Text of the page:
Nothing endears a player to me more that woeful ineptness combined with being mishandled. Just 133 runs in eleven innings meant that I’ve been desperate for de Bruyn to demonstrate his class and oh how he did it in Colombo. He did so as experienced teammates around him floundered however one who didn’t was Temba Bavuma. It’s satisfying to see Bavuma get amongst the runs too as he’s another player that’s South Africa seem to have mucked around. Let’s also not forget spinner Keshav Maharaj’s first innings figures of 9-129. On the opposite side of the coin, it’s great to see Sri Lanka win a Test match (Sorry South Africa!). Sri Lanka have regressed horribly as a competitive outfit and given Zimbabwe’s recent limp efforts, the last thing international cricket requires is a lack of competition.

Root Responds/Poysden Plucked!

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In a recent post, I touched upon the subject of Joe Root’s axing from the T20I side and how it could spur him on to a great Test series performance against India. What Root’s dropping has done so far has inspired him to a sensational spell in the ODI team. Having lost the first match of a three-tie affair, Root struck back-to-back centuries to lead England to yet another series victory and enhance their credentials as World Cup favourites. He’s also helped provide England with an edge at the start of the Test encounters.

Yorkshire’s Root has had his critics recently, both for his T20I performances and his consistent failure to convert Test fifties into hundreds. Batting averages of 52.28 and 51.61 in Test and ODI cricket help scoff any suggestions that Root is anything other than a top player. An average of 35.77 at a strike-rate of 128.59 in T20Is are also pretty impressive figures with which to get dropped. He’s got some wickets in him too. Yesterday’s ton was his thirteenth in ODIs which is a new record for an England batsman. Root surpassed Marcus Trescothick who was an essential asset of England’s side in the early part of this century.

Having seen Root go onto make a ton and captain Eoin Morgan get near, James Vince will rue a missed opportunity. As in the first Ashes Test in Brisbane, Vince was run out, this time having laid the foundations for a strong knock. With both Jason Roy and Alex Hales injured, Vince gained an unlikely but merited opportunity. A score of 27 won’t be enough to put the cat amongst the selection pigeons however.

In further Yorkshire news and once again revisiting subjects that I’ve mentioned previously, Yorkshire take on Lancashire in the County Championship soon. It’s a heck of a match for Josh Poysden to be thrown into on a one-match loan deal. Whether or not a one-match loan should even be allowed, I’m not sure. With Adil Rashid excluding himself from the red-ball game and Azeem Rafiq and Karl Carver clearly not filling Yorkshire’s hierarchy with any confidence, they’ve plucked Poysden from Warwickshire’s 2nd XI to spin them to victory. The leg-spinner actually claimed a First Class career best of 5-29 in his last County Championship outing though his economy rate is exactly 4.00. At 26, Poysden really needs to crack on. I mentioned how Yorkshire would be in the market for a spinner and a good show from the twenty-six-year-old could seen him snapped up full-time, playing first division cricket and pushing for England honours.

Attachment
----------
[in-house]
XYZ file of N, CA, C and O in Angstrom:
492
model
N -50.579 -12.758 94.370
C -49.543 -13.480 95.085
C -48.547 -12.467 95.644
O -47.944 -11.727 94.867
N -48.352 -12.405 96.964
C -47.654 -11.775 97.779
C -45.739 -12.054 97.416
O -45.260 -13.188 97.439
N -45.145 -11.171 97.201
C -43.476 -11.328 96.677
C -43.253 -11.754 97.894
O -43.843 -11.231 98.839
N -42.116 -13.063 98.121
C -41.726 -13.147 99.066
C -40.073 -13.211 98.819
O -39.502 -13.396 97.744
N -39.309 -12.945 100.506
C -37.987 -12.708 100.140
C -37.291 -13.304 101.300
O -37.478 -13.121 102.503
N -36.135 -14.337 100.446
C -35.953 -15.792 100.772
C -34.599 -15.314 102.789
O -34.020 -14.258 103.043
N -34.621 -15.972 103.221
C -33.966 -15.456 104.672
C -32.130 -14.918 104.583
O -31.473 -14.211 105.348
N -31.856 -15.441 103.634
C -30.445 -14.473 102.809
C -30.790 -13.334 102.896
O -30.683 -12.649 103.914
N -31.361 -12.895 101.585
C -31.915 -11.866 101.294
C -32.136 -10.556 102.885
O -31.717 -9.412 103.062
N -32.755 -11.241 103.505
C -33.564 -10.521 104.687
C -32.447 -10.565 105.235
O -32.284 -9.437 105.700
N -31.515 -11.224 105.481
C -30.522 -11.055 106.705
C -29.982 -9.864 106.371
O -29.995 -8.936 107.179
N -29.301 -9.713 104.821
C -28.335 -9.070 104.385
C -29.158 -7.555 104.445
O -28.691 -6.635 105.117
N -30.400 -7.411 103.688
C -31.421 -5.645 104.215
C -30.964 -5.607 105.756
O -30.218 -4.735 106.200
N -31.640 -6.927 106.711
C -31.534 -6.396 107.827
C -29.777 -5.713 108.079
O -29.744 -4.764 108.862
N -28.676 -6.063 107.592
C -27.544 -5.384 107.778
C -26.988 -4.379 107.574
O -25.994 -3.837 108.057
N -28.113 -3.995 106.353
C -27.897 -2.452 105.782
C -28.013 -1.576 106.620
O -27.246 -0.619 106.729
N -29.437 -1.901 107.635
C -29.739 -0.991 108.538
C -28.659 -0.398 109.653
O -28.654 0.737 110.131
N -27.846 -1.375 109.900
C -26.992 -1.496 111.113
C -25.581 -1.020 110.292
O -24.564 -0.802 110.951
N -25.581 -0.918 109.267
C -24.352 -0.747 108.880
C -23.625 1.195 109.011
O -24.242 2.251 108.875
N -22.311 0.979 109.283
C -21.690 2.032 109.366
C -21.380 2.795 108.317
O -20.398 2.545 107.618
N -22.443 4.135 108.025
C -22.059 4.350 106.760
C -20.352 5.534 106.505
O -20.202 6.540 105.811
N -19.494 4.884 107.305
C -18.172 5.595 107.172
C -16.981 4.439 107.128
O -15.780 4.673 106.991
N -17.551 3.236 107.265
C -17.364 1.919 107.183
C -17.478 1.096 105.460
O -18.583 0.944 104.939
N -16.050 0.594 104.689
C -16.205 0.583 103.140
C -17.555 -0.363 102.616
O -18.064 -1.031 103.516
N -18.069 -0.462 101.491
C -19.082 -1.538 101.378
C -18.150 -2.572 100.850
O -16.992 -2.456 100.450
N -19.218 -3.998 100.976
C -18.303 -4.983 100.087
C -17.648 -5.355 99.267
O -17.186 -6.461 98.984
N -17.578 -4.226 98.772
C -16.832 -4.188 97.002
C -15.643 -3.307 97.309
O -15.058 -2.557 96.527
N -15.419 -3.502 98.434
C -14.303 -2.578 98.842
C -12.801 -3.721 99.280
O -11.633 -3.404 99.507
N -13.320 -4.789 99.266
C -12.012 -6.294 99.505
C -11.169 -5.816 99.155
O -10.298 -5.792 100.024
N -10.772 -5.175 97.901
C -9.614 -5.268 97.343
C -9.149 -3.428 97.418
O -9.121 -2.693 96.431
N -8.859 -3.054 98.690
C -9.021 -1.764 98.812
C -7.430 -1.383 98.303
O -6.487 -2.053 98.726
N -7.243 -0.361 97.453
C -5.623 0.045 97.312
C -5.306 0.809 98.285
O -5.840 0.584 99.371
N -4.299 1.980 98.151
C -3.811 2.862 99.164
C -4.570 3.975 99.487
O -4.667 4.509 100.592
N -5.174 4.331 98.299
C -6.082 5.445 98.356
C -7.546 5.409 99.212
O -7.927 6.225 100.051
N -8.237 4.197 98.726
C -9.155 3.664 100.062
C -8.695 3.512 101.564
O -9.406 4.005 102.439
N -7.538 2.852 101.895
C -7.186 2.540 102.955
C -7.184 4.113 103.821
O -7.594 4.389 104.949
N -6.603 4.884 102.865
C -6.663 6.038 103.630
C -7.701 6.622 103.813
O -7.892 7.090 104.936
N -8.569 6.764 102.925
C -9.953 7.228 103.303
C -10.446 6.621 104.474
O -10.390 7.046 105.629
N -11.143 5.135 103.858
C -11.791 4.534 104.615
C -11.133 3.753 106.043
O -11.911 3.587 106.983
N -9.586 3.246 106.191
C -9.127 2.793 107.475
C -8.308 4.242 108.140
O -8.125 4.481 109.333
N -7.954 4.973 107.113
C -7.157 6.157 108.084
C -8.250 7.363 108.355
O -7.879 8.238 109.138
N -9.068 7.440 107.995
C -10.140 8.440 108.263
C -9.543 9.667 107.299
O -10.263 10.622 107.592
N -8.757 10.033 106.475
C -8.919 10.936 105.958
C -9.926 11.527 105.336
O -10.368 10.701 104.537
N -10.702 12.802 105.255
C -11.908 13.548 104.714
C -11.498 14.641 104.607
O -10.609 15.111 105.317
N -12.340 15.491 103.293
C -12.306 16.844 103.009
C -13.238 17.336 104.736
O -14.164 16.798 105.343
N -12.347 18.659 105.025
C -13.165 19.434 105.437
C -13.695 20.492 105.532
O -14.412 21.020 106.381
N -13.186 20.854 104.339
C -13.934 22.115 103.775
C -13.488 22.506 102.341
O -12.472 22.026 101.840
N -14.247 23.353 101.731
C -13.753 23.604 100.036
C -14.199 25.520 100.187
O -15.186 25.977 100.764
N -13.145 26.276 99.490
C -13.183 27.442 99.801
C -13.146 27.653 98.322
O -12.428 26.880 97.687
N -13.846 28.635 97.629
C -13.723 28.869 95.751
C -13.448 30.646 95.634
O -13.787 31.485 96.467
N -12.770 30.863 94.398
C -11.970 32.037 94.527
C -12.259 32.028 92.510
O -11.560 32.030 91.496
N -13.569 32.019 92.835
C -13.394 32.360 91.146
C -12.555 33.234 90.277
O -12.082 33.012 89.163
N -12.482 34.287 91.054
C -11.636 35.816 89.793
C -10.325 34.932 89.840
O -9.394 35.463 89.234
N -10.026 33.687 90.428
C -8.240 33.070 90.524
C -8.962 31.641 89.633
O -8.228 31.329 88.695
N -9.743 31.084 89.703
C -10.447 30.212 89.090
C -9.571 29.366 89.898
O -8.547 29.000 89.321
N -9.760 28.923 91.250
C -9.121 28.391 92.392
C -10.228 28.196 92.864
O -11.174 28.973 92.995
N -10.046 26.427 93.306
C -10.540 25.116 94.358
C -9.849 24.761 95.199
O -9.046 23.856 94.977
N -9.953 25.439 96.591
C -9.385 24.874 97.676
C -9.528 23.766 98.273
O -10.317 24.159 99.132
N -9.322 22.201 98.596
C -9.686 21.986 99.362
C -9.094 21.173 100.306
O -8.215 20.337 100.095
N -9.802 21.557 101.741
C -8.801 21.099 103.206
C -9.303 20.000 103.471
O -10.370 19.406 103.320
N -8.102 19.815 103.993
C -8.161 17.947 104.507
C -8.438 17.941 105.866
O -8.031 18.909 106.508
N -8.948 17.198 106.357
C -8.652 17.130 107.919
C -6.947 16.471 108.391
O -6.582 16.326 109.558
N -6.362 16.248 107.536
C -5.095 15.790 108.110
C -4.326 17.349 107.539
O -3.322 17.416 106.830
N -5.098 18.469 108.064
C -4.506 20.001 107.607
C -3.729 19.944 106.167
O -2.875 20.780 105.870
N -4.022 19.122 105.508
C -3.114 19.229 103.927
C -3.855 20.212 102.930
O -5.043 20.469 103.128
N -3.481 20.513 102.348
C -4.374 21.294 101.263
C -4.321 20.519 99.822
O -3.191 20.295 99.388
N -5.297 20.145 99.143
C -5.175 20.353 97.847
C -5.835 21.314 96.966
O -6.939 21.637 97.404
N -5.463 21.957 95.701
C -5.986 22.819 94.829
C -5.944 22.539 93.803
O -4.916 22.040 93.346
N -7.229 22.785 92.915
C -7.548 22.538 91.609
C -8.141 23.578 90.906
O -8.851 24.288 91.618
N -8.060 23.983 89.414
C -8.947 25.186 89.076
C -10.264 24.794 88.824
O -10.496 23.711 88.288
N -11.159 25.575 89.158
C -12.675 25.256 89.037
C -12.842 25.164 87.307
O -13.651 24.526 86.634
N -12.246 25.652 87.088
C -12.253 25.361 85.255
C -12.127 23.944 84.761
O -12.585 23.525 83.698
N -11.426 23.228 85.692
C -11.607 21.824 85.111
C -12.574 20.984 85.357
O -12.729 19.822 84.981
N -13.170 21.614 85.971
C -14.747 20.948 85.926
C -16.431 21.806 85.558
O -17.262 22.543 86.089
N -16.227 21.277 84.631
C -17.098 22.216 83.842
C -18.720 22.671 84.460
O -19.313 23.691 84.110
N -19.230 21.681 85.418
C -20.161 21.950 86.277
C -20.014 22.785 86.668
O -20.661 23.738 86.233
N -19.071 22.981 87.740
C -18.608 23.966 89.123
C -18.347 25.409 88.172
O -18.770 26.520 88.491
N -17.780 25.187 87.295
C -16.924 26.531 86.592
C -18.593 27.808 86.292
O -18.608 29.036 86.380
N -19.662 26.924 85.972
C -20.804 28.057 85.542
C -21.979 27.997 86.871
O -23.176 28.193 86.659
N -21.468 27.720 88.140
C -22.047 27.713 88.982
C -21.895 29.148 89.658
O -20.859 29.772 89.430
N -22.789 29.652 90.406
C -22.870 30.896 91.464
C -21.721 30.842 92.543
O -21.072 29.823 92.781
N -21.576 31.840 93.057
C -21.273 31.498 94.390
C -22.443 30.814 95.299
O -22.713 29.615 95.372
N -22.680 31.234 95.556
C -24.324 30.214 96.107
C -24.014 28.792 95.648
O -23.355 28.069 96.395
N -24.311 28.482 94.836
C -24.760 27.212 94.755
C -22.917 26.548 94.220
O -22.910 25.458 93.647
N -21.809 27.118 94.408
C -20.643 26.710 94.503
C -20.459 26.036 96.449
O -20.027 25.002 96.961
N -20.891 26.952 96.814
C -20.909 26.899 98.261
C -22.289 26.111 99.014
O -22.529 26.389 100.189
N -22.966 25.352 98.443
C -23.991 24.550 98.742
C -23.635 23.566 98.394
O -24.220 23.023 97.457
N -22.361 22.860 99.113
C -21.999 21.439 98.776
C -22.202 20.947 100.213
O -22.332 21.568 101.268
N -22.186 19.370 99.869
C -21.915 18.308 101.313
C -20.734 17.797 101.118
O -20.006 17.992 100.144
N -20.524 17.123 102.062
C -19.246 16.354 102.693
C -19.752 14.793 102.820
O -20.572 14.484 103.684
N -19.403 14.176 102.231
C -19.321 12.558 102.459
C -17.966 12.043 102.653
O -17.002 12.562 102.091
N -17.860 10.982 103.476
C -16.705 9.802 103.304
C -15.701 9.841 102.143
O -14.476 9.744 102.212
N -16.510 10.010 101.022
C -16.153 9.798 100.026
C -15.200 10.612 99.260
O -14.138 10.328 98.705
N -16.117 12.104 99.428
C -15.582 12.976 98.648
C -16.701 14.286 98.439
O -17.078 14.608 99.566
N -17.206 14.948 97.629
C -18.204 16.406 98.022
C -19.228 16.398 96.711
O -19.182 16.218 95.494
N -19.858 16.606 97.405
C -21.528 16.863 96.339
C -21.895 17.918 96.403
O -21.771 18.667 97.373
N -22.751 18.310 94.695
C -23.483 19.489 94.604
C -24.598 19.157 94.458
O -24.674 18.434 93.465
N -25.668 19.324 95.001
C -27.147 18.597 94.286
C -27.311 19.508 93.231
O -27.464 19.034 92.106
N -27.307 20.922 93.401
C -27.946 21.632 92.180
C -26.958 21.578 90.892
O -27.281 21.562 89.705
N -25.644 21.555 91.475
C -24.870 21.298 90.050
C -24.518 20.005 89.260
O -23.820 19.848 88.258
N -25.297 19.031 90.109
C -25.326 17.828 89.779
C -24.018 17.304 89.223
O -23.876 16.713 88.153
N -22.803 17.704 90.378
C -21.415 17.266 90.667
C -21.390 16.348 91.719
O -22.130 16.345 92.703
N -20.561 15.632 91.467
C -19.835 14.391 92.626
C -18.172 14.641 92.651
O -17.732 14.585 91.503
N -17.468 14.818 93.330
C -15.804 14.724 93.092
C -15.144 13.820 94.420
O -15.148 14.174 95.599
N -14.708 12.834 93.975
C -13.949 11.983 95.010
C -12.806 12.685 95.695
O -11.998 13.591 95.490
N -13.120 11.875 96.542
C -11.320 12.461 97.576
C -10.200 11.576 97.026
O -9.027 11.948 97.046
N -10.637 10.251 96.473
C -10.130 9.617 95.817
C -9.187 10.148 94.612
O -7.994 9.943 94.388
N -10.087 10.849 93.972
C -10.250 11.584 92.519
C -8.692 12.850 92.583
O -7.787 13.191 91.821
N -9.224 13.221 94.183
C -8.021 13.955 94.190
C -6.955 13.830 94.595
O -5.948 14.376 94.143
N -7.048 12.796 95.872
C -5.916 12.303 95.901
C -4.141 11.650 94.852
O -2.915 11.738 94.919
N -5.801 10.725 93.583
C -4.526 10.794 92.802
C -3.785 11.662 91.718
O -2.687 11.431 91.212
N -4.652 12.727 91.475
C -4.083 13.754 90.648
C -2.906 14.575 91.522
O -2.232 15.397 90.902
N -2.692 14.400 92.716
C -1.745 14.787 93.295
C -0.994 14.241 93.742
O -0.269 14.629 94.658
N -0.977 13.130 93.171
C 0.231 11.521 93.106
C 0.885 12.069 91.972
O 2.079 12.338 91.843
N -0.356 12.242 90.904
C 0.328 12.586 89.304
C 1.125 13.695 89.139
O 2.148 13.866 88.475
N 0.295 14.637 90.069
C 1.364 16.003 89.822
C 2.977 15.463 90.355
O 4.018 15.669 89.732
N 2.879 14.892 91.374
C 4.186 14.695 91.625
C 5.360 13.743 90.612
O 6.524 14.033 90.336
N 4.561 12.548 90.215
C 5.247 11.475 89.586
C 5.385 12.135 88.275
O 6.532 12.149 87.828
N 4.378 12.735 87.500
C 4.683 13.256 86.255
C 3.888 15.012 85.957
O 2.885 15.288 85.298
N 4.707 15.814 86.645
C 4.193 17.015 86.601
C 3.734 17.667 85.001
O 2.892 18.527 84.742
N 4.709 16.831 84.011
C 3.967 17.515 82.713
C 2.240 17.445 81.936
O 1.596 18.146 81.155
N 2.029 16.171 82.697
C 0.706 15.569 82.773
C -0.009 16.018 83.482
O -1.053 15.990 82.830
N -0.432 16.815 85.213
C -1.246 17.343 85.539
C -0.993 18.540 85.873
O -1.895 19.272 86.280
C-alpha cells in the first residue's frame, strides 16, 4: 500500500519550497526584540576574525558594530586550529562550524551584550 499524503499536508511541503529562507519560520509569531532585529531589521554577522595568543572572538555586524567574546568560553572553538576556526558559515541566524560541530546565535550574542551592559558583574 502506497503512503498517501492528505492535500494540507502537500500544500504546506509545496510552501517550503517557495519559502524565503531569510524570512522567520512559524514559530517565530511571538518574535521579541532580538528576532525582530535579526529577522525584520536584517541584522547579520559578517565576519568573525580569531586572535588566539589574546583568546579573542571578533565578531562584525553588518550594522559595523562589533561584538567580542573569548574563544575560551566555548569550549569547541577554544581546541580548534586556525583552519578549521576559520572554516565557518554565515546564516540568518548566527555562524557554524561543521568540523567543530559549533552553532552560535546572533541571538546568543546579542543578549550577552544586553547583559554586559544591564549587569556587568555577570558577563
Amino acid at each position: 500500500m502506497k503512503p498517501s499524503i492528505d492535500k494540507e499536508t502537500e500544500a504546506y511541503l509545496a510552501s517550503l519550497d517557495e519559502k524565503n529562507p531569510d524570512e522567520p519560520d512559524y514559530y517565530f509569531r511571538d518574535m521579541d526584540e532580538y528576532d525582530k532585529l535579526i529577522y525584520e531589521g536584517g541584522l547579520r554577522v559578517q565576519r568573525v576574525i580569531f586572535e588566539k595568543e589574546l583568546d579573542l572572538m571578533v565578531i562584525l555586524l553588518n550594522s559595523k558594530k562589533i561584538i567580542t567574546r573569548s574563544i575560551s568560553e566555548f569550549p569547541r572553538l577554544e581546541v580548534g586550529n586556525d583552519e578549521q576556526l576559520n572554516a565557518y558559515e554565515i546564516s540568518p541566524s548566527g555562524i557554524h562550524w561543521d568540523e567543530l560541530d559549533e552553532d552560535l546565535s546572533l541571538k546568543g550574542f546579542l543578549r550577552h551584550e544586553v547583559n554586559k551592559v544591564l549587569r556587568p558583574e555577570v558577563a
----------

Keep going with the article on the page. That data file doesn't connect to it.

Rory Burns missed out for England Lions versus India A but it was great to see Scott Borthwick amass 175 not out for Surrey against West Indies A. The former Durham man will need a lot more knocks like that in order to add to his solitary Test cap. Mark Stoneman’s struggles continued however. He made only one in the first innings but did at least hint at a return to form by making 44 second time around. His season to date has been the polar opposite of last year’s glutinous run-fest.

In other news, Zimbabwe were bowled out for 67 in an ODI against Pakistan in Bulawayo today!

International Duck Watch… for One Night Only!

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Silly Point’s long-retired gimmick has today come out of retirement to celebrate the astounding ineptitude of Pakistan’s Sahibzada Farhan’s introduction to international cricket. The international virgin managed to get himself stumped off a wide from the very first delivery that he faced in Harare today. That’s right, the opening batsman’s inscription in the scorebook reads: Out 0, Balls Faced 0!

http://www.espncricinfo.com/series/18633/scorecard/1142919/australia-vs-pakistan-final-zimbabwe-twenty20-tri-series-2018

I can emphasise with Farhan as I once did the same thing myself. It wasn’t quite on the same scale, the Harrogate and District Evening League probably isn’t comparable to international cricket! In my defence, I’d only played a handful of matches at the time and unlike Farhan, I’m not a professional cricketer who has been practicing day after day for a number of years!

All joking aside, congratulations to Farhan on representing his country and fingers crossed for him that they’ll be opportunities in the future to put things right.